The current real time market profile shows there were approximately 12,191 new listings (up 2,192 listings from last month) on the market in March 2017 and 9,365 sold transactions (up 2,827 listings from last month). The overall inventory of homes on the market in March 2017 is 22,246 homes (down 366 listing from last month) which is down -14.7% as compared to the number of home on the marker in August 2014. In December 2015 there were 23,353 homes, in December 2014 there were 26,270 homes and in December 2013 there were 26,463 homes for sale on the market. Due to the large spike in the number of sold transactions and the decline in average days on market this shows buyer’s demand is strong where inventories may continue to be low and drive up prices.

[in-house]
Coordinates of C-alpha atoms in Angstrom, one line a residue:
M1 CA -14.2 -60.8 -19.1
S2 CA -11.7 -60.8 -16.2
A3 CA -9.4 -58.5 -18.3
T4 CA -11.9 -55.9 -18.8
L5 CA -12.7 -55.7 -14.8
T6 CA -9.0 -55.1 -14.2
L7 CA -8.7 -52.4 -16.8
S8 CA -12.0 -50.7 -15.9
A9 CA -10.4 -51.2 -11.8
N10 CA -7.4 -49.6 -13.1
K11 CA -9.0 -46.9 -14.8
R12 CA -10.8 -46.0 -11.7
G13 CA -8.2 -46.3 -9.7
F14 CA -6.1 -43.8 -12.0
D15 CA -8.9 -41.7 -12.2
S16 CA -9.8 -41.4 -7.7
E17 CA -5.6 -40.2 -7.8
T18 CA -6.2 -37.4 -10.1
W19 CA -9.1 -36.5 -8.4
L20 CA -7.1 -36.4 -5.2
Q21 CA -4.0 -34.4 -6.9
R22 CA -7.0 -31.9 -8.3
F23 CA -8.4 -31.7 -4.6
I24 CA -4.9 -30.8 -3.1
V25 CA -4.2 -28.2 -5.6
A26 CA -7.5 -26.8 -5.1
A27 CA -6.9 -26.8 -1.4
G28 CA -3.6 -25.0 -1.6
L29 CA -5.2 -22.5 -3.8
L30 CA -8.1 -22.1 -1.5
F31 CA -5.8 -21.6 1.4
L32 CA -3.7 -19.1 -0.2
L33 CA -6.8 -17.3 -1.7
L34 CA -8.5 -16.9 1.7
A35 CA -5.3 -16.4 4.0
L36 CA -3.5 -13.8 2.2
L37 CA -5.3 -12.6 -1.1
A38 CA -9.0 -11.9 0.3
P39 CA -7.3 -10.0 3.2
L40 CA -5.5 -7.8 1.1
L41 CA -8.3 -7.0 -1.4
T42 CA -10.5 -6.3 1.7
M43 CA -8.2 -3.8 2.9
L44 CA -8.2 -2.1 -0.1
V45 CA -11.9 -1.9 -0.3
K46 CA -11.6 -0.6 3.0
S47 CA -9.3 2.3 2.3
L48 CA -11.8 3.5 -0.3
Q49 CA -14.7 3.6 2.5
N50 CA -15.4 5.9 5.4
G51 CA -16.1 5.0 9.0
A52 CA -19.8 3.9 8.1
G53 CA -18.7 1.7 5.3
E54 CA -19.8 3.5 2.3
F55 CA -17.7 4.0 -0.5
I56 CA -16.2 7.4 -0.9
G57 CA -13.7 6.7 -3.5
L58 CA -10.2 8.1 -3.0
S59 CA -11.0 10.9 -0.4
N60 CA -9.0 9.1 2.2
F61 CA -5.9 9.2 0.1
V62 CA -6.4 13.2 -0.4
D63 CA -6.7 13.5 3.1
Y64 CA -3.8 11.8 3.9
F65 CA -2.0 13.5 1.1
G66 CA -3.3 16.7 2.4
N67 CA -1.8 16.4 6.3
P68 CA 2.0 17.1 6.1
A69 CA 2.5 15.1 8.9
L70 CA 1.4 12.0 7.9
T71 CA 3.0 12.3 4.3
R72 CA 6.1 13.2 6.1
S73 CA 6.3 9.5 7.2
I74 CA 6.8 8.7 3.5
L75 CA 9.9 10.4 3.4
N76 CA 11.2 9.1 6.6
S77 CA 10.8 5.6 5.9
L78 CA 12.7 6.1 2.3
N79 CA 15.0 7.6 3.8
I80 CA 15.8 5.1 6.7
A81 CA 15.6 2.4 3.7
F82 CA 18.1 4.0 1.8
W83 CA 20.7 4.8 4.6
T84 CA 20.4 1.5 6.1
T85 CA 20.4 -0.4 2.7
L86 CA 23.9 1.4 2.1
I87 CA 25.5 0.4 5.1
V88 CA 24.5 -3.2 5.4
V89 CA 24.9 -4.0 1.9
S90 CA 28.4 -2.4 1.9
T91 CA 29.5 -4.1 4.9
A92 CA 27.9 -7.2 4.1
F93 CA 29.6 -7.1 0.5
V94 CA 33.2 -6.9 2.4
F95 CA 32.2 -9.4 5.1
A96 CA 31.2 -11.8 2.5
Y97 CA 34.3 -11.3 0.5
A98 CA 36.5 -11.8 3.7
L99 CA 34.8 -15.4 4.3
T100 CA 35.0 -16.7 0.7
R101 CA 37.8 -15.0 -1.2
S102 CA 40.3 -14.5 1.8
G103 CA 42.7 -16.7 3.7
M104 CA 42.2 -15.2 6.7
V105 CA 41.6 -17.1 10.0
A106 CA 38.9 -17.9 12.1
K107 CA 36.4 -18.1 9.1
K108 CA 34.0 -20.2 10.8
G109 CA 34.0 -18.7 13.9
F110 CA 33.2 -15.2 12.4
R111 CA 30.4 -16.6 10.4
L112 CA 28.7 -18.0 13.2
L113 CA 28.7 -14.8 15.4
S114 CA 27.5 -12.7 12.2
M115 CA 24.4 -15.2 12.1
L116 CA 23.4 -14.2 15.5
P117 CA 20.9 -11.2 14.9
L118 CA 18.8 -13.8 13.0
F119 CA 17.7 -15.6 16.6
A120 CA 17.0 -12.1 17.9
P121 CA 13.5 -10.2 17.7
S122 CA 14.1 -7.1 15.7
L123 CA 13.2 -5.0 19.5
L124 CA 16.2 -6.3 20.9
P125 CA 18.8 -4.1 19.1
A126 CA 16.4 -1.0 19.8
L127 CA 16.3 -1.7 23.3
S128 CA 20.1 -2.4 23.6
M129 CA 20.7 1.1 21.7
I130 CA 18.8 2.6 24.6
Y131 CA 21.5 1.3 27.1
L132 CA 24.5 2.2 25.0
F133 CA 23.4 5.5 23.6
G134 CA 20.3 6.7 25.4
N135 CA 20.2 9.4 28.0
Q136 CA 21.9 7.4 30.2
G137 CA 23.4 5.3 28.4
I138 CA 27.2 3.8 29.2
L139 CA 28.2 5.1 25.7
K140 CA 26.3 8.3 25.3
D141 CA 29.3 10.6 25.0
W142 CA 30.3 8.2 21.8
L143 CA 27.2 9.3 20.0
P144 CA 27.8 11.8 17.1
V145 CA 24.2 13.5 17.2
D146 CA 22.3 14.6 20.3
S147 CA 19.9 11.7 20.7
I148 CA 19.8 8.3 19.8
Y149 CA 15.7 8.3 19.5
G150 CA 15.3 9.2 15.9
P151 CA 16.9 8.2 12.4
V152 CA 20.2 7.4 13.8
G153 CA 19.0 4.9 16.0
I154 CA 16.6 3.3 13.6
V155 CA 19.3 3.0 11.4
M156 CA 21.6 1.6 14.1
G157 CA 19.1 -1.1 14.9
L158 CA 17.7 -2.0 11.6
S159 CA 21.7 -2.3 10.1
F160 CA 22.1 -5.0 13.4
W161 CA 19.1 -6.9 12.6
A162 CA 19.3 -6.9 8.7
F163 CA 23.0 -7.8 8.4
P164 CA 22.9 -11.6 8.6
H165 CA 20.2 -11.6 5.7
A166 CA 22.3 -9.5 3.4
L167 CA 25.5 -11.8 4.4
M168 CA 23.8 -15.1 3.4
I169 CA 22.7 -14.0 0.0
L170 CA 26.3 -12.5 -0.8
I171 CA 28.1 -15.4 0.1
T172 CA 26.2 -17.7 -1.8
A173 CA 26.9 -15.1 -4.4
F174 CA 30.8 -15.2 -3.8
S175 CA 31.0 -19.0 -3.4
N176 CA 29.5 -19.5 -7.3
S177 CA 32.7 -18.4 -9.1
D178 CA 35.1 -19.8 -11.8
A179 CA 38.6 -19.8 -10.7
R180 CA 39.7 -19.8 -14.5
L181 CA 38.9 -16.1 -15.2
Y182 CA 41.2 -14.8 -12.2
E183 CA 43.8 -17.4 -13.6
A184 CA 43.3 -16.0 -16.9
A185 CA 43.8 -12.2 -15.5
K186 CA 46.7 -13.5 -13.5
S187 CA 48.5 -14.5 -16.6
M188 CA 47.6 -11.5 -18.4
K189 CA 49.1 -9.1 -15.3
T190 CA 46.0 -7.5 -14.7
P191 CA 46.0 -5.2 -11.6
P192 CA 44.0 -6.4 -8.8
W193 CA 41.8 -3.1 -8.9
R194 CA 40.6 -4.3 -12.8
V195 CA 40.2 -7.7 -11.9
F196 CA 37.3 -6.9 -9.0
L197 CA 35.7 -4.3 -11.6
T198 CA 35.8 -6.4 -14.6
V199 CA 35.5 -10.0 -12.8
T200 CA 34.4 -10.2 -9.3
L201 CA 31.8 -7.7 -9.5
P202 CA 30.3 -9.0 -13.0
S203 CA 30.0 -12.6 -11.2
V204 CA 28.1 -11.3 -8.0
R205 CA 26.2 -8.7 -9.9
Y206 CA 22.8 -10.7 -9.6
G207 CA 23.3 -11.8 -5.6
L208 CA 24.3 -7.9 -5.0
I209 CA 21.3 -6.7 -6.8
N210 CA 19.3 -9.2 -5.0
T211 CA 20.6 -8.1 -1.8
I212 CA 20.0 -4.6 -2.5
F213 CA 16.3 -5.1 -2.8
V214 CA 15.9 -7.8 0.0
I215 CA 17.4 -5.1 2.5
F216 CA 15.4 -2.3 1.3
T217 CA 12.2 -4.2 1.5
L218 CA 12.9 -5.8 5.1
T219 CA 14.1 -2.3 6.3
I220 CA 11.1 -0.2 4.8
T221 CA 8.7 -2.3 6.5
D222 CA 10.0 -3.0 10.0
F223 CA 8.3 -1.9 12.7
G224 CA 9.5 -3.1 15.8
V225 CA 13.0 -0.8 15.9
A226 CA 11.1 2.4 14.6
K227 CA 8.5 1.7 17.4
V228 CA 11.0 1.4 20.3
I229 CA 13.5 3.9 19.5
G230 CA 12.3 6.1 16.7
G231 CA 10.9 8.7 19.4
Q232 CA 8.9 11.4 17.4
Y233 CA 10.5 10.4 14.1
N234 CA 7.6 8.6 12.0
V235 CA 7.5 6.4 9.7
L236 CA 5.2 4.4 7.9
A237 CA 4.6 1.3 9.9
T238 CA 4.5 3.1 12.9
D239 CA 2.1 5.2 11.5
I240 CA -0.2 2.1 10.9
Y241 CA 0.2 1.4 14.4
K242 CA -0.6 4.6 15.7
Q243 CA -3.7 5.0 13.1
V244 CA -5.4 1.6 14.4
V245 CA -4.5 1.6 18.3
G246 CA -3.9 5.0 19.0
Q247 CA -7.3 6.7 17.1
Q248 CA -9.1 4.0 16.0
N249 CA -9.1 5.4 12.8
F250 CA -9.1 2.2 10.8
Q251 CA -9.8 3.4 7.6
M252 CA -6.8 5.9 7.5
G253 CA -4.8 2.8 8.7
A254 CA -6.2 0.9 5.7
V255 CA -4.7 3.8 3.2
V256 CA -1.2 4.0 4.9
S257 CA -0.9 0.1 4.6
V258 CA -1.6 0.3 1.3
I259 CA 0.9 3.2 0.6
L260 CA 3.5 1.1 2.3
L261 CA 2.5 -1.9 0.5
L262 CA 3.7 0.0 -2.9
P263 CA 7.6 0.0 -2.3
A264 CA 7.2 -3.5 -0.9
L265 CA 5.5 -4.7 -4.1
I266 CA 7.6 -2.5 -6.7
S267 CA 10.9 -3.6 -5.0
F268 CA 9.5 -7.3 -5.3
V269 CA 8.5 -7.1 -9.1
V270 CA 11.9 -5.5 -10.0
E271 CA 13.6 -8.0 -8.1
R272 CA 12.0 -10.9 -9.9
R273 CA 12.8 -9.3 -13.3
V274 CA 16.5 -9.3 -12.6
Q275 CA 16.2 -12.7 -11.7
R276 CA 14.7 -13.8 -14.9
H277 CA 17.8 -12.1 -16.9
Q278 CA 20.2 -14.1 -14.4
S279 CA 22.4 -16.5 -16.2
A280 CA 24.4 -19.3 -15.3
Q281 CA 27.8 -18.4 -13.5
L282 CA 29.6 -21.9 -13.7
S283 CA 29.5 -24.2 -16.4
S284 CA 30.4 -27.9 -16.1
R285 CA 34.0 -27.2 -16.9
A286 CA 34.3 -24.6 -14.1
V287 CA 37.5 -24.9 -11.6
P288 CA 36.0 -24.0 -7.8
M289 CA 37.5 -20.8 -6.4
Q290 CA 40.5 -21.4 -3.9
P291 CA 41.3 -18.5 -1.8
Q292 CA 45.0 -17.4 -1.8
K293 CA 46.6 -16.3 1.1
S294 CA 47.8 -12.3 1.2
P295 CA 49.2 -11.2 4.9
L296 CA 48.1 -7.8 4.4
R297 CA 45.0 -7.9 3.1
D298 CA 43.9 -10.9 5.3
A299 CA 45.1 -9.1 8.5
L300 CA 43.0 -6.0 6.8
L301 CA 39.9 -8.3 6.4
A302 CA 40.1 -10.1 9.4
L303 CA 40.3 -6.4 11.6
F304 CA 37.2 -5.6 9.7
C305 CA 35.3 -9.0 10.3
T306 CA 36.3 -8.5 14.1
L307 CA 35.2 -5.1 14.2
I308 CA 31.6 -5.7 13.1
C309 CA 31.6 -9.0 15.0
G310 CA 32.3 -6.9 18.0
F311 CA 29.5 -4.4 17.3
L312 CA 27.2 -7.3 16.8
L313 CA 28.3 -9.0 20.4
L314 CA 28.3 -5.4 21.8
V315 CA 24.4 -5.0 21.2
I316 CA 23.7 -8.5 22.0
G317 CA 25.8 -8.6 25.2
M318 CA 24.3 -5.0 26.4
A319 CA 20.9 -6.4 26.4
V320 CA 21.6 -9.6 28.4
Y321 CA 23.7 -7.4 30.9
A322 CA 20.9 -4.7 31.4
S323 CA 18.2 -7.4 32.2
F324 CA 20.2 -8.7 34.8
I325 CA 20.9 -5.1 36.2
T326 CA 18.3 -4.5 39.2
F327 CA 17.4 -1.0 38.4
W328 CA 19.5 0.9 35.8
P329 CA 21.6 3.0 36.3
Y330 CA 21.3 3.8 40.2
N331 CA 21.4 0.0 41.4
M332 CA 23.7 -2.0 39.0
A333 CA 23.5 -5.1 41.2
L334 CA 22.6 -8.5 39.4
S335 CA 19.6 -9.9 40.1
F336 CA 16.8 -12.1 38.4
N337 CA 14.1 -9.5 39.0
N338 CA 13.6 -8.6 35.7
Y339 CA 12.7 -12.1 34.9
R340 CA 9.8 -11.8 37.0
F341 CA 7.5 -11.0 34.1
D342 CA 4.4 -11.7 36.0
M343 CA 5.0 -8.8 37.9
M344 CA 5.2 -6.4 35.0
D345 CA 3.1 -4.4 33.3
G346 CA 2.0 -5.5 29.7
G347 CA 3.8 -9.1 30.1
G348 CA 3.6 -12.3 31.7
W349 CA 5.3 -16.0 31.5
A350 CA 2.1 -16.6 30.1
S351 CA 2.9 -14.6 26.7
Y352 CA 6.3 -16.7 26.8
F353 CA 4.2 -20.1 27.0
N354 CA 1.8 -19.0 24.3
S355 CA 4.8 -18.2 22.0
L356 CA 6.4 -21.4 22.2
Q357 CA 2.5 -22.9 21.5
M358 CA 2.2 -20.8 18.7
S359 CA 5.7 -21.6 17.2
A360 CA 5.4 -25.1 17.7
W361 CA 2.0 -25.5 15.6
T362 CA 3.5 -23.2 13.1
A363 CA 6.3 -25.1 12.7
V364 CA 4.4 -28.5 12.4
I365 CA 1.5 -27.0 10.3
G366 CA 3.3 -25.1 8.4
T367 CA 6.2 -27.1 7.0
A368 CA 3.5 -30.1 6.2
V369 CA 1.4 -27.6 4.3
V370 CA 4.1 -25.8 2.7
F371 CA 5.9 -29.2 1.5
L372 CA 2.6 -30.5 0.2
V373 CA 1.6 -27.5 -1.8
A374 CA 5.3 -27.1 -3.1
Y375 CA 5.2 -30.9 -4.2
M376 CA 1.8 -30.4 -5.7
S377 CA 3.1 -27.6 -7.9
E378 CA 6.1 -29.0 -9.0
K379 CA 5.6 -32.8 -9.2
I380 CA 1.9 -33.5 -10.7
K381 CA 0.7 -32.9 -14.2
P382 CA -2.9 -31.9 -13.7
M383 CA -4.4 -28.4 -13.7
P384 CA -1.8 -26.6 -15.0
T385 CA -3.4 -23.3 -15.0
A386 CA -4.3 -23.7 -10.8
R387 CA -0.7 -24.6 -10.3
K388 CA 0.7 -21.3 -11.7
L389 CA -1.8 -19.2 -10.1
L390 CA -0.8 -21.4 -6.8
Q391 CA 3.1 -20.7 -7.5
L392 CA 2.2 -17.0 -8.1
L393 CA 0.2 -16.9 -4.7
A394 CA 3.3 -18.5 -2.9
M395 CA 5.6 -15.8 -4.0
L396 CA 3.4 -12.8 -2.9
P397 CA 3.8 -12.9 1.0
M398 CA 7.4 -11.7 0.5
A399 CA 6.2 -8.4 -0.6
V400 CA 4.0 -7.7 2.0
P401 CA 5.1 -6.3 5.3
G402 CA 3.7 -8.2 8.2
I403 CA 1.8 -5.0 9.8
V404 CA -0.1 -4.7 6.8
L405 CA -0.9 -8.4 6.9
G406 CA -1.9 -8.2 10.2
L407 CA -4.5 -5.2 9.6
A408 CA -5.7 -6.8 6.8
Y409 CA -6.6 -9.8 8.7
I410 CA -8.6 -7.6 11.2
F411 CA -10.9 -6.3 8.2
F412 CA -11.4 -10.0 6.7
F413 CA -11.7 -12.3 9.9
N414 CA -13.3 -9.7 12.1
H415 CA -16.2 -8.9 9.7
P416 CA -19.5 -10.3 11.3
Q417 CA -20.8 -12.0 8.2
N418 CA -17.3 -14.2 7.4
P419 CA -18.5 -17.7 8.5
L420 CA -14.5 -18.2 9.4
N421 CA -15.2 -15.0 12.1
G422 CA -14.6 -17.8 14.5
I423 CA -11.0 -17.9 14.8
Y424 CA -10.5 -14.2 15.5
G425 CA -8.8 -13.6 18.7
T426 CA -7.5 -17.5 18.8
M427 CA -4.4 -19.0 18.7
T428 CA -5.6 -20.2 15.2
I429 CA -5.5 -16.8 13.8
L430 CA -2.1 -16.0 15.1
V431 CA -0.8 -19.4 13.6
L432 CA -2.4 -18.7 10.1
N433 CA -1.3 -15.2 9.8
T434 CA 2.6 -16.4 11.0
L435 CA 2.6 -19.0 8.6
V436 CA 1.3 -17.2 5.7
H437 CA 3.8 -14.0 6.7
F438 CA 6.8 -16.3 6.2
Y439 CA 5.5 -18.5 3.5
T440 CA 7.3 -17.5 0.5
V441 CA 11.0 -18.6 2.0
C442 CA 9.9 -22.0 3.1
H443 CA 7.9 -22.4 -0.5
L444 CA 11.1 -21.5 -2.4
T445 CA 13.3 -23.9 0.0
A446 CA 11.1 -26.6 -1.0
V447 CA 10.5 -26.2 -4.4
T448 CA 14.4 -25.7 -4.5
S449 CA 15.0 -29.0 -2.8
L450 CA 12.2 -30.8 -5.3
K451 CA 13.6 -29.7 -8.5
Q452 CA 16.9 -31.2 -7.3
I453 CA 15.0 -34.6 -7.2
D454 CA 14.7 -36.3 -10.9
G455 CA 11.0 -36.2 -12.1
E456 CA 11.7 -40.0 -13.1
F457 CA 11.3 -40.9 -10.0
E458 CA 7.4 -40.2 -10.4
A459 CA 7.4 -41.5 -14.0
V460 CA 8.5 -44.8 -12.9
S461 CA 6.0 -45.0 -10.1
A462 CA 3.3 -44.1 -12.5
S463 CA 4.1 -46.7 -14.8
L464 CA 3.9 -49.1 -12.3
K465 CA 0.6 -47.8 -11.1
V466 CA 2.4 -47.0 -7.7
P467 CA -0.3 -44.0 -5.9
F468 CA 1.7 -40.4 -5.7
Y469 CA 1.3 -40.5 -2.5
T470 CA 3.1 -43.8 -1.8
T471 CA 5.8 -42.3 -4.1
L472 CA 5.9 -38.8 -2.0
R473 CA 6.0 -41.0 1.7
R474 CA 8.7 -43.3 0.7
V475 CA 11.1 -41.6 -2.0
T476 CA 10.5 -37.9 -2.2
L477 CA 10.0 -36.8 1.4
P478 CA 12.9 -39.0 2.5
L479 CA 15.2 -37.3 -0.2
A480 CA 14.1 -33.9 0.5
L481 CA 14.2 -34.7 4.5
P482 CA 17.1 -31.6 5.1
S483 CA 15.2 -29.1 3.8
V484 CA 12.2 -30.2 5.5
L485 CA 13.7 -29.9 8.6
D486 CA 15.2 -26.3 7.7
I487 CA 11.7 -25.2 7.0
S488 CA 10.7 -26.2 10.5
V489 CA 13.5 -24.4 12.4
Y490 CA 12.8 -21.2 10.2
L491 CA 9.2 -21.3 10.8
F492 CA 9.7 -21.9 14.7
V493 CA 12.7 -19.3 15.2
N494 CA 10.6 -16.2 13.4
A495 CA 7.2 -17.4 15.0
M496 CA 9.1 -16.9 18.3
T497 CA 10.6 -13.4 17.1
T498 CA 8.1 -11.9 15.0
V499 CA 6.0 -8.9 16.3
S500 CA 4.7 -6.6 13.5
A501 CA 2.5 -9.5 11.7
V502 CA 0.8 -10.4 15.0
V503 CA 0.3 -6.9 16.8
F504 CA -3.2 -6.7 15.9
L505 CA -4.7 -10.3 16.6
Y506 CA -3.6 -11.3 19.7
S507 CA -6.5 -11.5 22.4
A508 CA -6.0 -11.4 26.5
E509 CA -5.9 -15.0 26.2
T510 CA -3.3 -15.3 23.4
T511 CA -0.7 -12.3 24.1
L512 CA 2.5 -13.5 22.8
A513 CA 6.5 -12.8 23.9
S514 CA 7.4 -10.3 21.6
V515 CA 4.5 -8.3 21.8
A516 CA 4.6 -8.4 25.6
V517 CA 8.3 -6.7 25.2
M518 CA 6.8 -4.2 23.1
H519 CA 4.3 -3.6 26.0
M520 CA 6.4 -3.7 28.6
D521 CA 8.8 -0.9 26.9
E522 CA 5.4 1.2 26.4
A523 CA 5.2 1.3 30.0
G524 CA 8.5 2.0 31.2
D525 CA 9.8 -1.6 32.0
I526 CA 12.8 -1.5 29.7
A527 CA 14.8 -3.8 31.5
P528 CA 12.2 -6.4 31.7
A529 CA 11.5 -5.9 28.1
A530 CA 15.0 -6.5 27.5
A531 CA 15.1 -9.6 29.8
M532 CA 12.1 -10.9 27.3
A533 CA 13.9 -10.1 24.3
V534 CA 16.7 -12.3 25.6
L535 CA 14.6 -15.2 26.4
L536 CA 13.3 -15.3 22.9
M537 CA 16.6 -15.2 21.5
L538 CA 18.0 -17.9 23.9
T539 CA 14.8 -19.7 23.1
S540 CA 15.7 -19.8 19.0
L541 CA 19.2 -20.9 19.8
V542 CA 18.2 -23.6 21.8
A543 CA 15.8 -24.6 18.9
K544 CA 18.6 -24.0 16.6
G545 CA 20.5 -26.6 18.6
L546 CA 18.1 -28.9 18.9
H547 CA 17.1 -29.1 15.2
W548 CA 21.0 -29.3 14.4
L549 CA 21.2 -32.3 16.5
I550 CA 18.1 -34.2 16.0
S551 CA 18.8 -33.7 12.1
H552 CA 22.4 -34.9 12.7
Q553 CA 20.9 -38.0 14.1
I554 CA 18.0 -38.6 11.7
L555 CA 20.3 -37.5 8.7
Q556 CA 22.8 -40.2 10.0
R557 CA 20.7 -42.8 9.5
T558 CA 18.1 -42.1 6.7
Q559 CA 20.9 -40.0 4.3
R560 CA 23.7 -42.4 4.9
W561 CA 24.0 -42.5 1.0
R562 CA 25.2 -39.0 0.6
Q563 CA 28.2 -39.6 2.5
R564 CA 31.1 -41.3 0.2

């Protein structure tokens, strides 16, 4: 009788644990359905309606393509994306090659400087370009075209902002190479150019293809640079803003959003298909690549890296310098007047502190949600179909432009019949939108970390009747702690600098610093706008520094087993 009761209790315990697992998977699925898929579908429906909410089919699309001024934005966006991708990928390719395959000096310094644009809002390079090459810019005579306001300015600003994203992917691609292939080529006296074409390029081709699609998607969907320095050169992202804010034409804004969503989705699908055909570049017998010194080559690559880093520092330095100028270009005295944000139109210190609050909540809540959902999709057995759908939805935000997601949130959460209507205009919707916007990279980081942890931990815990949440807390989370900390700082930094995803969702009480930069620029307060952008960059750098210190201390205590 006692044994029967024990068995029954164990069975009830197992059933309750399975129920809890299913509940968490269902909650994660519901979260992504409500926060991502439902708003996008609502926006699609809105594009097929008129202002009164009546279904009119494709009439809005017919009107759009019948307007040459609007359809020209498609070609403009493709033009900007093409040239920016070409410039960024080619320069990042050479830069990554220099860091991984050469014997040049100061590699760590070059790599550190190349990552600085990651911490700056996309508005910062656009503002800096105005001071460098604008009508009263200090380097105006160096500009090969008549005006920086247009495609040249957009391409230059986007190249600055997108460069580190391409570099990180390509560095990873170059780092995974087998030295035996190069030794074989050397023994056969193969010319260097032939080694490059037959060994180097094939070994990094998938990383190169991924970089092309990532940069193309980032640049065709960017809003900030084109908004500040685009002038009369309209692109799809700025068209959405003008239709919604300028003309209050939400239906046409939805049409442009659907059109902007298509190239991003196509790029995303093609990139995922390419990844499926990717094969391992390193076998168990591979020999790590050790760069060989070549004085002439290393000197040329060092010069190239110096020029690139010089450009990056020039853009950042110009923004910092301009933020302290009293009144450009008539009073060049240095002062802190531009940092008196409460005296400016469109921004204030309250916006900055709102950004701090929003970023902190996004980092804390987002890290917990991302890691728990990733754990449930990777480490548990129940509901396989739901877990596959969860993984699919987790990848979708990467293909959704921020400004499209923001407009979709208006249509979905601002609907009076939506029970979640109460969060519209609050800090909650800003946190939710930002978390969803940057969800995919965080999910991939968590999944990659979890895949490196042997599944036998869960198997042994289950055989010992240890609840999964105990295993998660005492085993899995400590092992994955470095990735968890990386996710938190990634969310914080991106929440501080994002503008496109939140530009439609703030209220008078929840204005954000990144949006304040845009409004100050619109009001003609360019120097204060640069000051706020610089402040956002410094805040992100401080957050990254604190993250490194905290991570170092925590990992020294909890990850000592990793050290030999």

Since November 2016 after our new president took office the average sales price has increased from approximately $281,000 to $289,000 or an appreciation rate of 2.7%. Since the Federal Reserve last increased interest rates by .25 basis points mortgage interest rates have gone down due to the anticipation of a possible war. It appears the interest rate increase has not slowed down the Phoenix market and it has actually increased buyer’s demand for housing as evident with a 43.2% increase in the number of sold transaction from last month. Since March 2016 (12 months ago), the average sold price has increased +6.4%, the average days on market has increased approximately +0.0% (down from last month) and the number of sold transactions has increased approximately -10.9% (up from last month).